I always wondered what life would be like when my favorite childhood players would all retire.
My parents and grandparents and all other older family members tell stories about players from their childhood, who made a big impact on them, and served as role models for them. They ranged from Reggie Jackson to Mickey Mantle, from Wayne Gretzky to Bobby Orr, no matter the sport.
One of those players I get to tell my kids about is Derek Jeter.
I remember my first Yankees game growing up, July 18, 1999, at the old Stadium. I remember the date, because the game was historic, with not a single Montreal Expos batter reaching base, with David Cone throwing a perfect game. But among the names I knew leaving the ballpark, was Derek Jeter.
He was all my friends and I ever talked about during the 1998-2000 three-peat. Everyone wanted to be like Jeter, making those jump-throws and hitting the ball all over the field. He became the household name for a success story since day one in pinstripes. Growing up surrounded by other Yankees fans my age, we all loved Jeter.
Over the years, I’ve attended many other Yankees games, at both the old and new Stadium. Jeter had played in most of them, and some times he delivered his usual clutch single or home run every now and again to spark the team. I watched his heroics on TV nearly all the time. I remember where I was when he dove into the stands against the Red Sox, and I remember where I was when he deposited hit number 3,000 in the left field bleachers.
Jeter is the last one left of the Core Four, a group of players including Jeter, Mariano Rivera, Andy Pettitte, and Jorge Posada, who were the backbone of the Yankees from 1996-2010, teammates for 15 years (save Pettitte’s 3 seasons in Houston). I grew up watching those 4 guys and knowing they’d be there to save the day. I never gave thought to reality that they were human too, and they wouldn’t play forever. I never thought I’d see the day where they won’t be there to bring the Yankees a win.
When Jeter announced that he’s ending his illustrious career after this season, or whatever he makes of it at least, it hit me, that it’s an end of an era. An era with a standard of excellence that’s just ludicrously high. An era where the expectation is World Series or bust every year. Every year the Yankees didn’t make a title run, it was a disappointment. No one can live through those standards for nearly 20 years, especially in New York, where it’s always “what have you done for me lately”? No one, except for Jeter.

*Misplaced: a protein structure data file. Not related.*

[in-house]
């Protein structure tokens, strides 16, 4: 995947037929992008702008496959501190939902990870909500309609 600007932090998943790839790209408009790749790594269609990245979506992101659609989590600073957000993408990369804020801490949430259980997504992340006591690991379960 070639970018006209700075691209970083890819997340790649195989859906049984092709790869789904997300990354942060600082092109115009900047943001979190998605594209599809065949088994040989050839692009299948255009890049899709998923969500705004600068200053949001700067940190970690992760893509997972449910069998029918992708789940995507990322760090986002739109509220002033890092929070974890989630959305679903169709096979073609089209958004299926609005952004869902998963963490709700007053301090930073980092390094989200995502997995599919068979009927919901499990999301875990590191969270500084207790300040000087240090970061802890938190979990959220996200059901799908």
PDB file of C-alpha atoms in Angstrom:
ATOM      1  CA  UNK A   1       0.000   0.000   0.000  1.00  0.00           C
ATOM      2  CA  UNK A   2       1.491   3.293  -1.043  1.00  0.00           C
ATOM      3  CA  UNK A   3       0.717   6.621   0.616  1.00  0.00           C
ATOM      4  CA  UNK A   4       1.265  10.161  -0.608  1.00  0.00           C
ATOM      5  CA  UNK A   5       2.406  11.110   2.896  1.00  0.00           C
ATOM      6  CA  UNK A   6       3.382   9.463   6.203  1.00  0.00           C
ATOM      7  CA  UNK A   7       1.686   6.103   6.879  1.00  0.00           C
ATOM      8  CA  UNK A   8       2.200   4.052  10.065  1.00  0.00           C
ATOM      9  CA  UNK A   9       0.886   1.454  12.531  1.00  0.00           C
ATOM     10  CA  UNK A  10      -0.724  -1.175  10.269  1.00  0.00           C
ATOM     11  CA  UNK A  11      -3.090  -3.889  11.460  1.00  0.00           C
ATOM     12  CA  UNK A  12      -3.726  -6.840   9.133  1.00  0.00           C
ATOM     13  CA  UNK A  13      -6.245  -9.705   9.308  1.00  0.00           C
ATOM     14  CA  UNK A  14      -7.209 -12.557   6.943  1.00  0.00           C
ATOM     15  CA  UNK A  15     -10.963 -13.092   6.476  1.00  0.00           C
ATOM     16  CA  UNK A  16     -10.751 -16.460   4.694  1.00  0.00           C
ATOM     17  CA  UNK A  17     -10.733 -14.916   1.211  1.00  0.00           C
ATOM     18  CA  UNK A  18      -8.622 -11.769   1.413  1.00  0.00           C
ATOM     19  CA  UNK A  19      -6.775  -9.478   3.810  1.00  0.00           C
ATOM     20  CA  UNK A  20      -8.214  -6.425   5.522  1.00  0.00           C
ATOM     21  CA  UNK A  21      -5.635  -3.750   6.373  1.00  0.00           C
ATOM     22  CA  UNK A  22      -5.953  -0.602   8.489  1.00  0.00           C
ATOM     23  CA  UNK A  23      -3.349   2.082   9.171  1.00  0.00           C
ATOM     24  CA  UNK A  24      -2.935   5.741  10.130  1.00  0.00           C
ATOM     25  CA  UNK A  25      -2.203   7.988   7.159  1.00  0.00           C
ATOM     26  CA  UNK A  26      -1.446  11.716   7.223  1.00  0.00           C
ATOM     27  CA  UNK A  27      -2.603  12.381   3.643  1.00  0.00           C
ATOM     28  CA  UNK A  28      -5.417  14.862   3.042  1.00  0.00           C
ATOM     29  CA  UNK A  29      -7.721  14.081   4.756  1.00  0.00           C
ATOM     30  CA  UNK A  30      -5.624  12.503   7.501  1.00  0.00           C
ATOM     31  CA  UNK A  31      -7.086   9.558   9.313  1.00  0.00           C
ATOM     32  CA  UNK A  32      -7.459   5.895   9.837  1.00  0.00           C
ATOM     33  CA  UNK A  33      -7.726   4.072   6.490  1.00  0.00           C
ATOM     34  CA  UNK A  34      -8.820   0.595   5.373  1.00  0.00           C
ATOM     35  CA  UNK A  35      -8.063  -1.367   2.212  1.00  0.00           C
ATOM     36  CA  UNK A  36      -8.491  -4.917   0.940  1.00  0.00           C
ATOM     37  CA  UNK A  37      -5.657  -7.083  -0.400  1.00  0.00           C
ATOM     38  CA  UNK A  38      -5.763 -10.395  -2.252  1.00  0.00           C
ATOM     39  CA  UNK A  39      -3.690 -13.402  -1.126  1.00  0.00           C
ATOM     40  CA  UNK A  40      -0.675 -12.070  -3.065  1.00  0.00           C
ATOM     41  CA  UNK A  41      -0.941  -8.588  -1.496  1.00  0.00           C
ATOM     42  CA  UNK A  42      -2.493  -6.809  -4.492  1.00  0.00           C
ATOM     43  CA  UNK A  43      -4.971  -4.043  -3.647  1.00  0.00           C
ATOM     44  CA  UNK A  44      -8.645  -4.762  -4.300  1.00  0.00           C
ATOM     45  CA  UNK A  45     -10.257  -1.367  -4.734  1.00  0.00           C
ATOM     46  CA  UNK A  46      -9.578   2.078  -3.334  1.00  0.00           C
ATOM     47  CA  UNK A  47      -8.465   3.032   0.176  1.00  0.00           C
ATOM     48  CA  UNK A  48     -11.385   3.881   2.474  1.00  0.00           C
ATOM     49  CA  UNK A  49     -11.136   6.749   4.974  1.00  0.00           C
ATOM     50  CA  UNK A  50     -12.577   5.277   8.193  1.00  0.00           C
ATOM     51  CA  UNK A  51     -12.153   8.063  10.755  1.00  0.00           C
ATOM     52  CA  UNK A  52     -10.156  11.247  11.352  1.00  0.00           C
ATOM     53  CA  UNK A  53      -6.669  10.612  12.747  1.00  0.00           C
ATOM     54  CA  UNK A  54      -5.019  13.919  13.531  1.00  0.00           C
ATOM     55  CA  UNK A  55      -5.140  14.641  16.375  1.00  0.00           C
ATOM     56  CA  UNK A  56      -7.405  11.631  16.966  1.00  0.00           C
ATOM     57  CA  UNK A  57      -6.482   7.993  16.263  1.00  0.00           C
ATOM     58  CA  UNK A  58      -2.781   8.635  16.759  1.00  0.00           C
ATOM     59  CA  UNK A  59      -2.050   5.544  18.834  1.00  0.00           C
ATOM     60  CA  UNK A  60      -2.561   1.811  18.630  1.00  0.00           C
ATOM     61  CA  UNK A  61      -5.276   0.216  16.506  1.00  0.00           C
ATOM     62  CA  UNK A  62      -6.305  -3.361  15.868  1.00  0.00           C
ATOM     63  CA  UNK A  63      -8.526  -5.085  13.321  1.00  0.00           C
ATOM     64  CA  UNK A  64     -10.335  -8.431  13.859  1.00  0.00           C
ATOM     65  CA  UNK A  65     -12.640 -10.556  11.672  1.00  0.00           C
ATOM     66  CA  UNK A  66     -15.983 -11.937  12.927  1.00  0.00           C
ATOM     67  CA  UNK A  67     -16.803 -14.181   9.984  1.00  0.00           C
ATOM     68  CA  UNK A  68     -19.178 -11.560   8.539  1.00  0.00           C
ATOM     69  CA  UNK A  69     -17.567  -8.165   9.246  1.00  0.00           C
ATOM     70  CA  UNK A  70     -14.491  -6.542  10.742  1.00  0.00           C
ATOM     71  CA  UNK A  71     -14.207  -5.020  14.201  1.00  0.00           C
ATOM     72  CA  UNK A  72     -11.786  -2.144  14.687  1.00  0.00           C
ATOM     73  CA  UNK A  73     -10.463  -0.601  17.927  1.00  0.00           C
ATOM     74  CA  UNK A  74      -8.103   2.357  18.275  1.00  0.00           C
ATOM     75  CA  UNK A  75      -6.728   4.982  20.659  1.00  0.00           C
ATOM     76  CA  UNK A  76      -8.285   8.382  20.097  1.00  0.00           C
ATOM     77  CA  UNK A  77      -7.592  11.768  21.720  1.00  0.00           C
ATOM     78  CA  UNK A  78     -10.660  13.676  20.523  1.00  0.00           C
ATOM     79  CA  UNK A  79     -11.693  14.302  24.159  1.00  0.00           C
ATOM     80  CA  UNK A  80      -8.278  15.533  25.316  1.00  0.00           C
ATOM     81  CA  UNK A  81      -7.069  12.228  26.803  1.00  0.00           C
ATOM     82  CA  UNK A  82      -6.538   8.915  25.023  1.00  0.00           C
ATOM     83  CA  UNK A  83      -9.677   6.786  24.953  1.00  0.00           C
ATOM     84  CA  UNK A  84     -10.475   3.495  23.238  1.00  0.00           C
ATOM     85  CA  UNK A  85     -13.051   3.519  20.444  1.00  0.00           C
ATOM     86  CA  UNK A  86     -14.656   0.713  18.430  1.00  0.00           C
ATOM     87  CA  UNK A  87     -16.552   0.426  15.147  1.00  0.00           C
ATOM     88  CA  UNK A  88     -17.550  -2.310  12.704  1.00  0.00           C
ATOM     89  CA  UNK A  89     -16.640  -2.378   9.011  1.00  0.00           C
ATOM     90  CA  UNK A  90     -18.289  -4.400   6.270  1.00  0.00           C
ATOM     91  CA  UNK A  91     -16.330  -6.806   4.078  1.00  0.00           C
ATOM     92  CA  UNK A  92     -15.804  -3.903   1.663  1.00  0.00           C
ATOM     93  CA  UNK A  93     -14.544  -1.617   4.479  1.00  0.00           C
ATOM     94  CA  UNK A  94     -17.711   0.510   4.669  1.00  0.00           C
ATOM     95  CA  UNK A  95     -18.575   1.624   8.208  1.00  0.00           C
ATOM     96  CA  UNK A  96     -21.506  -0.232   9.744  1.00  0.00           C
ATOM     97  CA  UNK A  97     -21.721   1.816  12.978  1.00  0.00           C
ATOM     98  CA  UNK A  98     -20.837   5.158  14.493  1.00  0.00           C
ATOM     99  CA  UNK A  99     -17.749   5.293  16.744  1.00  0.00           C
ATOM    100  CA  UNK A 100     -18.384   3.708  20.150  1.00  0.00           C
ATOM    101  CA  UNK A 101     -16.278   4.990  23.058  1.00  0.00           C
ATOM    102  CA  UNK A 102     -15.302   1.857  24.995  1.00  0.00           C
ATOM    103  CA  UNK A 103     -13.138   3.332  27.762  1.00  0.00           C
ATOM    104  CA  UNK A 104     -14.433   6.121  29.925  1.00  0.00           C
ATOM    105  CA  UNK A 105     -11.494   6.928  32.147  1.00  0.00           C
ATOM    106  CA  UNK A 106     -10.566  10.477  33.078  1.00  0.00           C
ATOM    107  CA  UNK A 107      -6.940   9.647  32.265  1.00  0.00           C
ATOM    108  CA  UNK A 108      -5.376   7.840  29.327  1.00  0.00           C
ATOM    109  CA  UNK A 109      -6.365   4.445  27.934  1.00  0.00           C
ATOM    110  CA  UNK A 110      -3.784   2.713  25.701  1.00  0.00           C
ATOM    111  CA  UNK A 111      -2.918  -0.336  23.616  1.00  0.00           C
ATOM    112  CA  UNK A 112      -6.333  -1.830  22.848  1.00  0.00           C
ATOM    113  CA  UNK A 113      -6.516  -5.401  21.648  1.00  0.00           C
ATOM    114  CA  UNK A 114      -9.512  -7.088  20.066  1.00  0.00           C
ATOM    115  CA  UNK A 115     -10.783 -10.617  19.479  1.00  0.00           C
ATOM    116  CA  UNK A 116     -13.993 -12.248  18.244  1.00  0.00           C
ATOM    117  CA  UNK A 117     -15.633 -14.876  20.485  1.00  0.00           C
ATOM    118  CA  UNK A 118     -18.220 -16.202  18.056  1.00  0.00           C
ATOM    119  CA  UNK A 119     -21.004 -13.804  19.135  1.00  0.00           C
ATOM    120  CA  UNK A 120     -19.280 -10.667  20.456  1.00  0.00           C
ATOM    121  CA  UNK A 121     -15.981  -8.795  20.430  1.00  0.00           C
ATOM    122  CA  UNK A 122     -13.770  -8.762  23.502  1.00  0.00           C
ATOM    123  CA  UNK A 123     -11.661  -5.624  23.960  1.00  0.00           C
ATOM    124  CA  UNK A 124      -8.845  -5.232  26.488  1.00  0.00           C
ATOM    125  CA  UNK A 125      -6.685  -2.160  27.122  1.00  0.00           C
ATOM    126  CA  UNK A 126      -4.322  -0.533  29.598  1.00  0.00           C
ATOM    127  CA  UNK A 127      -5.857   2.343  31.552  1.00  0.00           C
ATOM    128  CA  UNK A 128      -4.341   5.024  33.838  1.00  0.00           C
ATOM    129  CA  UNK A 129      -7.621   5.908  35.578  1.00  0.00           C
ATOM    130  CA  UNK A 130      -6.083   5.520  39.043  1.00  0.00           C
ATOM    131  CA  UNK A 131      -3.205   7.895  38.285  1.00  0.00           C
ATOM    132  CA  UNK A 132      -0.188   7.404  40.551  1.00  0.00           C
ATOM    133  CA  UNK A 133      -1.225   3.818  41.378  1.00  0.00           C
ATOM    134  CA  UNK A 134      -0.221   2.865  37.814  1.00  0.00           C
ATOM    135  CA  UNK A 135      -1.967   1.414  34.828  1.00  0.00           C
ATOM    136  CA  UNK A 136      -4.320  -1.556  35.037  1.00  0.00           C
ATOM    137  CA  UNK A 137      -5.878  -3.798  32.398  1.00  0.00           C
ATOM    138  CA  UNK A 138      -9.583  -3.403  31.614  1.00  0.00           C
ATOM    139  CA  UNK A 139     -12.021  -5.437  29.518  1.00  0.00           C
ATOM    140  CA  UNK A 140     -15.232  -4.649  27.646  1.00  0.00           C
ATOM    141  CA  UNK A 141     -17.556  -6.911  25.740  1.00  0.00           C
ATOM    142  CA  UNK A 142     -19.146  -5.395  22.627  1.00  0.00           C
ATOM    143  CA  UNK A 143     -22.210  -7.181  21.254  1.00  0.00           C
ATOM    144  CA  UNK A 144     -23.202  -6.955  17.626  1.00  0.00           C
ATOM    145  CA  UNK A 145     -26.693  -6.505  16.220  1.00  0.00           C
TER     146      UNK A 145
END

There have been other players who have contributed to this dynasty of excellence, too many to list here. Every one of those guys had their moments in the spotlight. Yet, with many of those guys, if they start to falter, the Yankees faithful wouldn’t think twice about turning on them. Think about Alex Rodriguez. After his trade to the Yankees, he had MVP caliber seasons, and helped them win a World Series in 2009. But every other year, he was viewed as a goat, because he didn’t come through when they needed him to, or got into trouble off the field, and subsequently booed mercilessly.
Jeter was one of the few that could do no wrong in New York. No matter what he did, the fans just shrugged it off and said, “It’s ok, he’ll get the next one.” It takes a special player for that to happen. Guys like that come once in a lifetime.
He says he wants to settle down and live a normal life after his first-ballot Hall of Fame career is wrapped up. He’s always been quiet and to himself on a personal level. He doesn’t want to bask in the glory of being one of the best ever for one of the most iconic names in sports. He’ll get his day, when the Yankees unveil his #2 monument in Monument Park. He’ll get standing ovations wherever he goes, and it might turn into a bit of a farewell tour, much like Mariano Rivera’s last year. But that’s not the Jeter way.
Yankees fans, like myself, are going down memory lane recently, thinking about everything he’s done for us and the city of New York. It’s hard to sum everything up. But when he’s gone, and the Yankees have someone other than Jeter at shortstop regularly, we’ll be missing him like hell.
I’m still kind of curious what it’s like to recant tales of my favorite athletes growing up. At least I know I’ll be able to tell over stories about a legend of the Yankees, of the game of baseball, and the entire sports universe. Thank you Derek Jeter, for everything you’ve done, and everything still to come.